Measurement can be a big part of this cultural change. “Measurement is important because you can say everything you want and give it lip service, but at the end [of the day], people are being held accountable,” says Surya. “Companies are being held accountable for what they’re actually doing, which is a marked difference to the kind of greenwashing that was happening a few years ago.”

Establishing ESG as a core corporate value can also provide new channels to stimulate employee creativity and problem-solving. During Surya’s tenure at Enel X, a young leader in the company’s Boston office launched a hackathon that drew a number of interesting projects beyond the usual improvements to existing products and services. One team proposed to reduce the environmental impact of their daily lunches. “They came up with a set of steps that we would take in order to reduce trash, increase reusable containers, [and] use compostable forks and spoons and knives. They went around to many of the restaurants in the neighborhood and convinced them to reduce their trash footprint,” he recalls. By encouraging employees to think outside the box—and even outside the company itself—companies can foster a more fertile environment for business innovation.

Rethinking employee experience

An ESG focus can also be a powerful tool for recruiting, retaining, and engaging a competitive workforce. Surya describes his Enel X workforce as having been highly mission-driven. “I will tell you the fact that they were working on clean technology meant more to them than necessarily getting the next bonus or raise.”

Bill sees great value in allowing more flexibility and mobility in where and how people can work, as well as increasing automation both at the manufacturing level and in the office to create a better employee experience. Both are key to hiring a new born-digital generation of talent. “If you can attract and retain those younger people, you are more likely to have a higher EBITDA than others in your category,” he observes. “Oftentimes, this falls back to data and being able to measure your efforts.”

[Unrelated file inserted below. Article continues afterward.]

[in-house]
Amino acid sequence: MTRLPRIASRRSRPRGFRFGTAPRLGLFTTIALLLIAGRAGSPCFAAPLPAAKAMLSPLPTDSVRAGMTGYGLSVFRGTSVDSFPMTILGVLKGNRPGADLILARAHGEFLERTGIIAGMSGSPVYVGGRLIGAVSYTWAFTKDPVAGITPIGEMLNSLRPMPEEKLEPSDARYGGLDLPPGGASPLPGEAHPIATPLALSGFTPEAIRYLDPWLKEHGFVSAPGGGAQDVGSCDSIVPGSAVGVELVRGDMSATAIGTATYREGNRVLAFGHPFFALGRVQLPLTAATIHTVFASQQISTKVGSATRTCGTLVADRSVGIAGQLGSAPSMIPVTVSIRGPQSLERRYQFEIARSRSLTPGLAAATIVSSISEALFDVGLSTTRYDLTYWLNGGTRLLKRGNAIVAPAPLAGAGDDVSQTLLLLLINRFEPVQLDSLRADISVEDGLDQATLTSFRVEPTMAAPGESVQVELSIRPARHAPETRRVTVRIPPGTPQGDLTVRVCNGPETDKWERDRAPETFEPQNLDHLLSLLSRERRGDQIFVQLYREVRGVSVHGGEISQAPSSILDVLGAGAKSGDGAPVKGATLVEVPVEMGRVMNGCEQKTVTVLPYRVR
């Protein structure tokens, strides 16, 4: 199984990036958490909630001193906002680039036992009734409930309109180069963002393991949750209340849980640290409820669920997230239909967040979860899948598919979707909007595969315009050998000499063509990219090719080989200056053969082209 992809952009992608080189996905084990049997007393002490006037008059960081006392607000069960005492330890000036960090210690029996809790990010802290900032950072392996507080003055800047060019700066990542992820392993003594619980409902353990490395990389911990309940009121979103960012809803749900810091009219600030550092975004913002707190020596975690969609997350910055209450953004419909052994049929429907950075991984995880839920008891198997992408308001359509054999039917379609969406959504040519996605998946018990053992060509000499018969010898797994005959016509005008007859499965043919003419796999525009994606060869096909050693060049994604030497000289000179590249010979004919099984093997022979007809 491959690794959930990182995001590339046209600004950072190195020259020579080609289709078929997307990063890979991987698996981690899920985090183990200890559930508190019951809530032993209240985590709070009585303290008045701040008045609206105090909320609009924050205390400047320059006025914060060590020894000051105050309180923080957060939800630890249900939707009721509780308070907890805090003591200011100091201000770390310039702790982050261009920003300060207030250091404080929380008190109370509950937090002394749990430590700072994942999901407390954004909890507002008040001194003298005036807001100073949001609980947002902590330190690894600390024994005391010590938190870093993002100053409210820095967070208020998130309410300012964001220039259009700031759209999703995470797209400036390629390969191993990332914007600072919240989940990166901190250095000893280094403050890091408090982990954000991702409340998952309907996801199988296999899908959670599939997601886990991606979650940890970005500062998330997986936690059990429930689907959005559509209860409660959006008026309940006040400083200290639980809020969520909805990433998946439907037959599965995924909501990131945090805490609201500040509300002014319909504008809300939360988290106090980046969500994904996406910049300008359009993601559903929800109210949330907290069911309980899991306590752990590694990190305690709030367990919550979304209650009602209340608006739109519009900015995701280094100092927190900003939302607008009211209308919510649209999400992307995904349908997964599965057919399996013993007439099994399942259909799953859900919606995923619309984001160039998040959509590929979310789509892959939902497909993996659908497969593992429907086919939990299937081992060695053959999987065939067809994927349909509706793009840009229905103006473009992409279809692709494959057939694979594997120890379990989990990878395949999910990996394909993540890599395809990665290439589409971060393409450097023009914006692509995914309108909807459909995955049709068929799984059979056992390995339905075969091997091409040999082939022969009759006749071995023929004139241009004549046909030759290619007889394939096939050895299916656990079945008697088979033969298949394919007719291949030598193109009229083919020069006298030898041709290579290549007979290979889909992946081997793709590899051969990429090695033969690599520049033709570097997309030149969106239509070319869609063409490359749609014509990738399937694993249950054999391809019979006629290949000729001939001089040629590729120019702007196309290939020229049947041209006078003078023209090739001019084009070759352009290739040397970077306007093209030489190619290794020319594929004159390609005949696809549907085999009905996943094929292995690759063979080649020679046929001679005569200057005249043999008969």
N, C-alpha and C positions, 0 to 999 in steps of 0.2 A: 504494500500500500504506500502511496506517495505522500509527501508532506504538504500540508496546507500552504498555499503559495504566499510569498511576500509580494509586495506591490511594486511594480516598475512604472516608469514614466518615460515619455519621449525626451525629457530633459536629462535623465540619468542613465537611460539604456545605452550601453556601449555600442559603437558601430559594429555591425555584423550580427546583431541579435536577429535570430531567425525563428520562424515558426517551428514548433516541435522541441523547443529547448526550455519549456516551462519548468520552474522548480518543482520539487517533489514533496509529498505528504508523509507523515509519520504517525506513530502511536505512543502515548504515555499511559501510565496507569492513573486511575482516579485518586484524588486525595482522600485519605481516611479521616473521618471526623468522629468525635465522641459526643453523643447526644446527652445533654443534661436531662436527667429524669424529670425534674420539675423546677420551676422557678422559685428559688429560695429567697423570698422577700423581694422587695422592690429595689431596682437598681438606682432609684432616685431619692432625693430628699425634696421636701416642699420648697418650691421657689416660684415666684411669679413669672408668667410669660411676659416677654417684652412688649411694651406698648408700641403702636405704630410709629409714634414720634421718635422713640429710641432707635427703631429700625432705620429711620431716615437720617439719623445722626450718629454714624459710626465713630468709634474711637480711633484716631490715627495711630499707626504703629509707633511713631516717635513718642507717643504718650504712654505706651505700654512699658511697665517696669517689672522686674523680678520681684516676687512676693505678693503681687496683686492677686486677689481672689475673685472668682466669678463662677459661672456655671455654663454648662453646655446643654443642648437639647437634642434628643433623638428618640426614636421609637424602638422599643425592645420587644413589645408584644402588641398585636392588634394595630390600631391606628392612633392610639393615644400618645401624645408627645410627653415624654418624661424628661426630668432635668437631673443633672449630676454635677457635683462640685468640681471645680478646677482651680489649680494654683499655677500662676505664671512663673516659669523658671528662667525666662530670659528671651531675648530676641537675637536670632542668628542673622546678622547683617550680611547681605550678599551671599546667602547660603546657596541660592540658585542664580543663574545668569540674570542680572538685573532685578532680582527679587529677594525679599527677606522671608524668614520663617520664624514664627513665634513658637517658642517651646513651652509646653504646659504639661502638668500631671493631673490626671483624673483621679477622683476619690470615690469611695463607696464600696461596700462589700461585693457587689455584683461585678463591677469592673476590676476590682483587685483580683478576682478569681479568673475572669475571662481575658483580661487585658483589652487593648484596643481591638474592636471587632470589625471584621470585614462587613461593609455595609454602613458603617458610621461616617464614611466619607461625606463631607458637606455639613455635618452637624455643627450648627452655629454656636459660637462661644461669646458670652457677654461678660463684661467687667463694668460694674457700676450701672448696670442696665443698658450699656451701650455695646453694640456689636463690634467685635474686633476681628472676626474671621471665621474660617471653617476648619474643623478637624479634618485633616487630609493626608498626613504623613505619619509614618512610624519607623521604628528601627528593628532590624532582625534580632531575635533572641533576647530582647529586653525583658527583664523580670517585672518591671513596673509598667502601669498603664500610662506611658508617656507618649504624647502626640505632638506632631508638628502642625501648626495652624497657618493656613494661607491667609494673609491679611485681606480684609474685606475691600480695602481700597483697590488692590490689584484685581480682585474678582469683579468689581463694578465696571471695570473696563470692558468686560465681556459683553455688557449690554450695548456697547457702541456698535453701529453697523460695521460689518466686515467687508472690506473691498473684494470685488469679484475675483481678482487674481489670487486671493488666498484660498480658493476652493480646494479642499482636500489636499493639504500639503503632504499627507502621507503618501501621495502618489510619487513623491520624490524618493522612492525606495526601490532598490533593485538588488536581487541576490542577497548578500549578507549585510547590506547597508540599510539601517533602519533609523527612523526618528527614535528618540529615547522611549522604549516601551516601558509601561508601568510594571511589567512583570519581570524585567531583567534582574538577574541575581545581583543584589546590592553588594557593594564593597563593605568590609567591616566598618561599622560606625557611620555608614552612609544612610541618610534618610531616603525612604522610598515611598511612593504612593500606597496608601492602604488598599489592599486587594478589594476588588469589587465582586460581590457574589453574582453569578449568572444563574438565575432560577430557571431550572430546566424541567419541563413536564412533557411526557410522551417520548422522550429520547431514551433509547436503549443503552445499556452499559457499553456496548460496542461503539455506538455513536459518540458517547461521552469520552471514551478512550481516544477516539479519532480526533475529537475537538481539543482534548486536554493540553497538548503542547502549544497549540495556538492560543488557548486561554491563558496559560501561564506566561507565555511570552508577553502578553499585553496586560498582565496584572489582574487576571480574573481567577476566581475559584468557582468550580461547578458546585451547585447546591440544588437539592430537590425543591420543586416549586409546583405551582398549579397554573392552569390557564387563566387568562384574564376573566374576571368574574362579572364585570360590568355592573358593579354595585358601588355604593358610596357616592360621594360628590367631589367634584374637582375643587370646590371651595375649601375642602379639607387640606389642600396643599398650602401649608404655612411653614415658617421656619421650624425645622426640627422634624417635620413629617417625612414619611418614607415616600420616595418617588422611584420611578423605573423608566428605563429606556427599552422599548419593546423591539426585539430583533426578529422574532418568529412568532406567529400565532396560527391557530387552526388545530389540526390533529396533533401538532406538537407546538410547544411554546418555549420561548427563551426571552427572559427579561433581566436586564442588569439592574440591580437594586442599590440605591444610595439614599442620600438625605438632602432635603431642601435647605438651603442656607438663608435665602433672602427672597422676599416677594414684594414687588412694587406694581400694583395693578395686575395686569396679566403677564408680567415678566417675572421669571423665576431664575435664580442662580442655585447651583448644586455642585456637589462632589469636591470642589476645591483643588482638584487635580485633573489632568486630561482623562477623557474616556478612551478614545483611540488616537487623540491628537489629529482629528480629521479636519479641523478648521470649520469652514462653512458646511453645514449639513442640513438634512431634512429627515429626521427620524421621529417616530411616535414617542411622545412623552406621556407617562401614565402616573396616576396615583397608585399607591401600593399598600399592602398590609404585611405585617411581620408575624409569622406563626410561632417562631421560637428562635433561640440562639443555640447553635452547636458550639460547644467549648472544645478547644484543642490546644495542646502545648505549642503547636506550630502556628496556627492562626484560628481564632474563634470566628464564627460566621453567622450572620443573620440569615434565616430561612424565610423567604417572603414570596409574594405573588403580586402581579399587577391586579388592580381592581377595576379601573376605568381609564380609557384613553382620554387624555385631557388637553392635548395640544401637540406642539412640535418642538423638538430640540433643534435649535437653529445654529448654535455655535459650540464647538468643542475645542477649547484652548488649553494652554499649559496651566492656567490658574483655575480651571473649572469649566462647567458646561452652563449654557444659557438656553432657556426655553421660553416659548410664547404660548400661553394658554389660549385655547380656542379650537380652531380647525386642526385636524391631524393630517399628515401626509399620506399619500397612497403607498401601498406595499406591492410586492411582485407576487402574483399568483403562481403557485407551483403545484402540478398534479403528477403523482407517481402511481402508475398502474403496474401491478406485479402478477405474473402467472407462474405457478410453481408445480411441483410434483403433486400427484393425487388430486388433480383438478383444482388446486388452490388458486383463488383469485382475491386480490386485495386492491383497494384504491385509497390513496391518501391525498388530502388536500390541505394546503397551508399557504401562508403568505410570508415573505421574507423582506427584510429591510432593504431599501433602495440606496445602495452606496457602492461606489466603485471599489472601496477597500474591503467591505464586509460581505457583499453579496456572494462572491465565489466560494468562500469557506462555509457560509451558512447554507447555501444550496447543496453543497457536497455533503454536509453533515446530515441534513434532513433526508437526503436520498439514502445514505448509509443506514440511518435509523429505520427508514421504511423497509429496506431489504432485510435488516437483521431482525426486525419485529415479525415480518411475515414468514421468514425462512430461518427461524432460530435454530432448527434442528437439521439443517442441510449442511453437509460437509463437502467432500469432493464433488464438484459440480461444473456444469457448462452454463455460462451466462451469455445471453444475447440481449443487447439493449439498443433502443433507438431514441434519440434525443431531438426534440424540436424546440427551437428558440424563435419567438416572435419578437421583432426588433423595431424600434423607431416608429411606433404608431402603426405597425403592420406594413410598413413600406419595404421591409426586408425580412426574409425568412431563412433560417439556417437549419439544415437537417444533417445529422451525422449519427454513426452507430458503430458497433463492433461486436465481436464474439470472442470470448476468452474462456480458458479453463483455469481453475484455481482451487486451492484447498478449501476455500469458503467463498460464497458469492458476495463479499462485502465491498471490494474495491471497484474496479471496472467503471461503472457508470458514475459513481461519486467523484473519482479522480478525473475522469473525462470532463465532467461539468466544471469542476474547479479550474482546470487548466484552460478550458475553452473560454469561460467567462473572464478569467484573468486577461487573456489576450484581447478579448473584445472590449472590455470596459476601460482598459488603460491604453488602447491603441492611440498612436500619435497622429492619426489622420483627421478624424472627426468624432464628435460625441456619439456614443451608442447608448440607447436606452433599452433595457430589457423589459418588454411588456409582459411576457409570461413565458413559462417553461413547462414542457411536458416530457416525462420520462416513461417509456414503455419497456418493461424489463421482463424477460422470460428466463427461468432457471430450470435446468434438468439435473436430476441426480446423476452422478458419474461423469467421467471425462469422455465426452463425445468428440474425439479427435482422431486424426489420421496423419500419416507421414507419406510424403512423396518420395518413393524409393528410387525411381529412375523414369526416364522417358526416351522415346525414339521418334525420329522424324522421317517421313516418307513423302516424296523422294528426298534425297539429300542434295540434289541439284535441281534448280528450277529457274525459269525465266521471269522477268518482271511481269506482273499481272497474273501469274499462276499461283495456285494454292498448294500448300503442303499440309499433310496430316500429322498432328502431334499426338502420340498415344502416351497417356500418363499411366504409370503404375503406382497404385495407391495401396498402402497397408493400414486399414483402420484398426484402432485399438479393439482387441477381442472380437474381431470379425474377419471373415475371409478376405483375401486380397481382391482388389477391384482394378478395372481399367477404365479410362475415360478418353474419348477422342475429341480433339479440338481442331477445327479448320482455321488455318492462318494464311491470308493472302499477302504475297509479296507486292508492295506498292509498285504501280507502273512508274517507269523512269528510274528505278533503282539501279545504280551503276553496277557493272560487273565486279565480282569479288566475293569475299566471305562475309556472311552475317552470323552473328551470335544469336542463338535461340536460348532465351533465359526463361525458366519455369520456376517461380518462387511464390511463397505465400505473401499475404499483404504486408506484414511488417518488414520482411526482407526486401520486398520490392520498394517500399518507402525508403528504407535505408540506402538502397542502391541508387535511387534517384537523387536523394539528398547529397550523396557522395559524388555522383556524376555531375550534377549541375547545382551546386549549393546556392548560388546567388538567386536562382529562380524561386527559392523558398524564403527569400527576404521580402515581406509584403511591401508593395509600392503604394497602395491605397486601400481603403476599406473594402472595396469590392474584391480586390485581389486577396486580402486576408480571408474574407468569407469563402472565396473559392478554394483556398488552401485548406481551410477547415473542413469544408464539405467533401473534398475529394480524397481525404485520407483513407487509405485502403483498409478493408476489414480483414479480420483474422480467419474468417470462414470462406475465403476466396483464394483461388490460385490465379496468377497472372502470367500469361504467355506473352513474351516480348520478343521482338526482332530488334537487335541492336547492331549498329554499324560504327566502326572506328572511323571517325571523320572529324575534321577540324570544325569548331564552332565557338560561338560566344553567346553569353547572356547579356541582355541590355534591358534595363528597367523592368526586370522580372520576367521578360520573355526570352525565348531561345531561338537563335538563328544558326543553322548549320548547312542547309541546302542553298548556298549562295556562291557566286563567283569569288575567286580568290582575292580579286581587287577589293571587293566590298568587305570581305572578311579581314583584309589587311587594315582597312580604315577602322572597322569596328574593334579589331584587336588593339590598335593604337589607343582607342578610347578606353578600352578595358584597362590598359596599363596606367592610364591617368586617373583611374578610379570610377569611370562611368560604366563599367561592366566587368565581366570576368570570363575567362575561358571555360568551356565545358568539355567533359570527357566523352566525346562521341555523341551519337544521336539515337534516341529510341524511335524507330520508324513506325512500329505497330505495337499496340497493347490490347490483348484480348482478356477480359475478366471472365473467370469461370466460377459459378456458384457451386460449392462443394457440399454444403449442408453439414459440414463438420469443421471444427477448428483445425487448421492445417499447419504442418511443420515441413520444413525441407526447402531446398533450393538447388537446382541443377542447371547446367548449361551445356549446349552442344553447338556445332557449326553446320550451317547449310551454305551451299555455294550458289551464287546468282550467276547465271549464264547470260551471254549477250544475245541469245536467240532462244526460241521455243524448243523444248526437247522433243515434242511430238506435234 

Data, data, data

Again and again, Bill and Surya circled back to the central role of data in digital transformation. “People tend to think about digital transformation, data analytics, and machine learning as technologies we can apply to specific technical business problems, but if you take a step back, it’s across all industries, all functions, all types of outcomes. We need to do a good job of not only tapping into the data but analyzing it, coming up with insights, presenting options, and then measuring results, whether it’s employee engagement or making a process more efficient,” says Surya.

To date, companies have been falling far short in this effort. Bill cited a recent study showing that only a tiny fraction of the data produced in 2020 was actually utilized and analyzed in 2021 to make any changes to business results. “The idea is that we’re capturing a lot of data but we’re not operationalizing or turning it into valuable business insights or bottom line,” he says.

To hear Bill and Surya’s recommendations on solving the digital transformation data challenge, along with their thoughts on topics from robots and ethical artificial intelligence (AI) to the definition of success, listen to the whole podcast here: “Driving Business Results with Digital Transformation.”

The Savvy Innovators, Presented by BMC Software

In a world of constant change, it is time to future proof your business. Reinventing your business by innovating all aspects large and small holds the key to maintaining your competitive edge. Join host Bonnie D. Graham for our special series: The Savvy Innovators, Presented by BMC Software on the VoiceAmerica Business Channel.

These postings are my own and do not necessarily represent BMC's position, strategies, or opinion.

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About the author

Stephanie Grubbs

Stephanie Grubbs is a Senior Solutions Marketing Manager on the Strategic Marketing Team. She has worked as a Solutions Marketing Manager for BMC's mainframe cost optimization offerings prior to this. Stephanie has over 9 years of experience in software consulting, program management, and marketing.